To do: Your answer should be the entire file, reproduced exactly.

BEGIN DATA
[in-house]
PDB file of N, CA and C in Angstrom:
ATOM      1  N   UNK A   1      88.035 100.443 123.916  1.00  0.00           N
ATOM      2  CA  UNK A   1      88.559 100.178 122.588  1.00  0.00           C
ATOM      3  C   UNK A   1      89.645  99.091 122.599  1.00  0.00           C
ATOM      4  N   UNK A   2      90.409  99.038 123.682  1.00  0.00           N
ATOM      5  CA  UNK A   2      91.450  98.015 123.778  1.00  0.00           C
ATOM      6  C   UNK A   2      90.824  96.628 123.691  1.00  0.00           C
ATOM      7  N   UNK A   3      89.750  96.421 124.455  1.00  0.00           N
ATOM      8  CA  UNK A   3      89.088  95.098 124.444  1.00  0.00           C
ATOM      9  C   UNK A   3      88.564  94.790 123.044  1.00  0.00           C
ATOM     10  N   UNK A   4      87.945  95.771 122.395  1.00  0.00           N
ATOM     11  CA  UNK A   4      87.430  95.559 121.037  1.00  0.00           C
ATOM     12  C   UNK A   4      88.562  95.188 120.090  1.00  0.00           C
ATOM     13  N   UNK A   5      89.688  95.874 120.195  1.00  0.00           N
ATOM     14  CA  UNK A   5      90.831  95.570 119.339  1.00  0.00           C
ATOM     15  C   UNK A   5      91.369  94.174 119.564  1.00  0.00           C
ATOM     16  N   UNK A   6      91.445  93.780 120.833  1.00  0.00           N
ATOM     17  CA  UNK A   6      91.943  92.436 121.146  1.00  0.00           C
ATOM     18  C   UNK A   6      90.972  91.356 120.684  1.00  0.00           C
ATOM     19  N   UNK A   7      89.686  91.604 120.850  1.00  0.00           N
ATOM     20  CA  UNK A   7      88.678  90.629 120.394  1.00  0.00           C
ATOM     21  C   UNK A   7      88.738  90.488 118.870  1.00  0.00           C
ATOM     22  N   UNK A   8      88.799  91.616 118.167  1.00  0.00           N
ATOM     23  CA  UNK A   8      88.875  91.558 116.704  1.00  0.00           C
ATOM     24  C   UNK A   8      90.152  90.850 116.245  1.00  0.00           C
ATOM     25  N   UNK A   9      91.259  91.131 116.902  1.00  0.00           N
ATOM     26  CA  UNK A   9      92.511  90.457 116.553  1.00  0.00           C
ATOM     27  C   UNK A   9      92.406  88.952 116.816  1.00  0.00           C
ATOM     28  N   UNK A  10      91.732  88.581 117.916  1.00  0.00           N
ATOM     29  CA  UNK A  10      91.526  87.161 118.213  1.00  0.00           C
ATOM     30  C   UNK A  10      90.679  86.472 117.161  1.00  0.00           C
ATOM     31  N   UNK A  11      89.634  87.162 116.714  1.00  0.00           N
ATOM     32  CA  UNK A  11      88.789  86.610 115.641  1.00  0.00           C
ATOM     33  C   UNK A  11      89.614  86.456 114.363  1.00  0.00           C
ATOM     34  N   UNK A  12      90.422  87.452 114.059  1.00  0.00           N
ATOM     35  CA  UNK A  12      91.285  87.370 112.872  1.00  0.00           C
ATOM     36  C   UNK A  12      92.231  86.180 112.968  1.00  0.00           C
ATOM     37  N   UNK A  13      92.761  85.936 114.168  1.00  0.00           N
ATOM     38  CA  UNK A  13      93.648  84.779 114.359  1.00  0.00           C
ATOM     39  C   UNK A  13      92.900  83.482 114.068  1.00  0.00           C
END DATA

[in-house]
PDB file of N, CA and C in Angstrom:
ATOM      1  N   UNK A   1      88.035 100.443 123.916  1.00  0.00           N
ATOM      2  CA  UNK A   1      88.559 100.178 122.588  1.00  0.00           C
ATOM      3  C   UNK A   1      89.645  99.091 122.599  1.00  0.00           C
ATOM      4  N   UNK A   2      90.409  99.038 123.682  1.00  0.00           N
ATOM      5  CA  UNK A   2      91.450  98.015 123.778  1.00  0.00           C
ATOM      6  C   UNK A   2      90.824  96.628 123.691  1.00  0.00           C
ATOM      7  N   UNK A   3      89.750  96.421 124.455  1.00  0.00           N
ATOM      8  CA  UNK A   3      89.088  95.098 124.444  1.00  0.00           C
ATOM      9  C   UNK A   3      88.564  94.790 123.044  1.00  0.00           C
ATOM     10  N   UNK A   4      87.945  95.771 122.395  1.00  0.00           N
ATOM     11  CA  UNK A   4      87.430  95.559 121.037  1.00  0.00           C
ATOM     12  C   UNK A   4      88.562  95.188 120.090  1.00  0.00           C
ATOM     13  N   UNK A   5      89.688  95.874 120.195  1.00  0.00           N
ATOM     14  CA  UNK A   5      90.831  95.570 119.339  1.00  0.00           C
ATOM     15  C   UNK A   5      91.369  94.174 119.564  1.00  0.00           C
ATOM     16  N   UNK A   6      91.445  93.780 120.833  1.00  0.00           N
ATOM     17  CA  UNK A   6      91.943  92.436 121.146  1.00  0.00           C
ATOM     18  C   UNK A   6      90.972  91.356 120.684  1.00  0.00           C
ATOM     19  N   UNK A   7      89.686  91.604 120.850  1.00  0.00           N
ATOM     20  CA  UNK A   7      88.678  90.629 120.394  1.00  0.00           C
ATOM     21  C   UNK A   7      88.738  90.488 118.870  1.00  0.00           C
ATOM     22  N   UNK A   8      88.799  91.616 118.167  1.00  0.00           N
ATOM     23  CA  UNK A   8      88.875  91.558 116.704  1.00  0.00           C
ATOM     24  C   UNK A   8      90.152  90.850 116.245  1.00  0.00           C
ATOM     25  N   UNK A   9      91.259  91.131 116.902  1.00  0.00           N
ATOM     26  CA  UNK A   9      92.511  90.457 116.553  1.00  0.00           C
ATOM     27  C   UNK A   9      92.406  88.952 116.816  1.00  0.00           C
ATOM     28  N   UNK A  10      91.732  88.581 117.916  1.00  0.00           N
ATOM     29  CA  UNK A  10      91.526  87.161 118.213  1.00  0.00           C
ATOM     30  C   UNK A  10      90.679  86.472 117.161  1.00  0.00           C
ATOM     31  N   UNK A  11      89.634  87.162 116.714  1.00  0.00           N
ATOM     32  CA  UNK A  11      88.789  86.610 115.641  1.00  0.00           C
ATOM     33  C   UNK A  11      89.614  86.456 114.363  1.00  0.00           C
ATOM     34  N   UNK A  12      90.422  87.452 114.059  1.00  0.00           N
ATOM     35  CA  UNK A  12      91.285  87.370 112.872  1.00  0.00           C
ATOM     36  C   UNK A  12      92.231  86.180 112.968  1.00  0.00           C
ATOM     37  N   UNK A  13      92.761  85.936 114.168  1.00  0.00           N
ATOM     38  CA  UNK A  13      93.648  84.779 114.359  1.00  0.00           C
ATOM     39  C   UNK A  13      92.900  83.482 114.068  1.00  0.00           C